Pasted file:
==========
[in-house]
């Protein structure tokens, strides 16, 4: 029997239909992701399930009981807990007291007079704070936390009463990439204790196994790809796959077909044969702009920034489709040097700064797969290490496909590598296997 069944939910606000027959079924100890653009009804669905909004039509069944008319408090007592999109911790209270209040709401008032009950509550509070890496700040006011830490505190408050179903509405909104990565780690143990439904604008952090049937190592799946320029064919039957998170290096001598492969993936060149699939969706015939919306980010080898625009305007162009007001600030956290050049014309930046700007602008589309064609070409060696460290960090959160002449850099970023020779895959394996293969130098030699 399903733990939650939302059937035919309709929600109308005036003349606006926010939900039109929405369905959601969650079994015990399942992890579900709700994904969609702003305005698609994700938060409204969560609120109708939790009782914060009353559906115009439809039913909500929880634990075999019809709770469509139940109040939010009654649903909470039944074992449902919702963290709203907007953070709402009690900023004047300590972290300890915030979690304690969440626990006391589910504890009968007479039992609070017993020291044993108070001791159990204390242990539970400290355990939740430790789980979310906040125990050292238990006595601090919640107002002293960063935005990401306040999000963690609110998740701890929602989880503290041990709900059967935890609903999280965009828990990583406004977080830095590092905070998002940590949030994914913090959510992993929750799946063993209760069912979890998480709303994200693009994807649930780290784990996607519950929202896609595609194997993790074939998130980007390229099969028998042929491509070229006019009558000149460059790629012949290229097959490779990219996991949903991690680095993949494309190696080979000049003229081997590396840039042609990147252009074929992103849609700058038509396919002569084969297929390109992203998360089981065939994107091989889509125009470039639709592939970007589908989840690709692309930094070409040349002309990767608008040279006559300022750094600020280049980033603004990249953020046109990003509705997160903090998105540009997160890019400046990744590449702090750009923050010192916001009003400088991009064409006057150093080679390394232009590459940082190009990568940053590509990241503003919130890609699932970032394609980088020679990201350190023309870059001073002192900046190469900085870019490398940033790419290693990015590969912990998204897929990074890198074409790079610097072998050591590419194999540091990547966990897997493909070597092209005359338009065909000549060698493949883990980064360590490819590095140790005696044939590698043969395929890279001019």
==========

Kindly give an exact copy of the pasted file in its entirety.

[in-house]
């Protein structure tokens, strides 16, 4: 029997239909992701399930009981807990007291007079704070936390009463990439204790196994790809796959077909044969702009920034489709040097700064797969290490496909590598296997 069944939910606000027959079924100890653009009804669905909004039509069944008319408090007592999109911790209270209040709401008032009950509550509070890496700040006011830490505190408050179903509405909104990565780690143990439904604008952090049937190592799946320029064919039957998170290096001598492969993936060149699939969706015939919306980010080898625009305007162009007001600030956290050049014309930046700007602008589309064609070409060696460290960090959160002449850099970023020779895959394996293969130098030699 399903733990939650939302059937035919309709929600109308005036003349606006926010939900039109929405369905959601969650079994015990399942992890579900709700994904969609702003305005698609994700938060409204969560609120109708939790009782914060009353559906115009439809039913909500929880634990075999019809709770469509139940109040939010009654649903909470039944074992449902919702963290709203907007953070709402009690900023004047300590972290300890915030979690304690969440626990006391589910504890009968007479039992609070017993020291044993108070001791159990204390242990539970400290355990939740430790789980979310906040125990050292238990006595601090919640107002002293960063935005990401306040999000963690609110998740701890929602989880503290041990709900059967935890609903999280965009828990990583406004977080830095590092905070998002940590949030994914913090959510992993929750799946063993209760069912979890998480709303994200693009994807649930780290784990996607519950929202896609595609194997993790074939998130980007390229099969028998042929491509070229006019009558000149460059790629012949290229097959490779990219996991949903991690680095993949494309190696080979000049003229081997590396840039042609990147252009074929992103849609700058038509396919002569084969297929390109992203998360089981065939994107091989889509125009470039639709592939970007589908989840690709692309930094070409040349002309990767608008040279006559300022750094600020280049980033603004990249953020046109990003509705997160903090998105540009997160890019400046990744590449702090750009923050010192916001009003400088991009064409006057150093080679390394232009590459940082190009990568940053590509990241503003919130890609699932970032394609980088020679990201350190023309870059001073002192900046190469900085870019490398940033790419290693990015590969912990998204897929990074890198074409790079610097072998050591590419194999540091990547966990897997493909070597092209005359338009065909000549060698493949883990980064360590490819590095140790005696044939590698043969395929890279001019």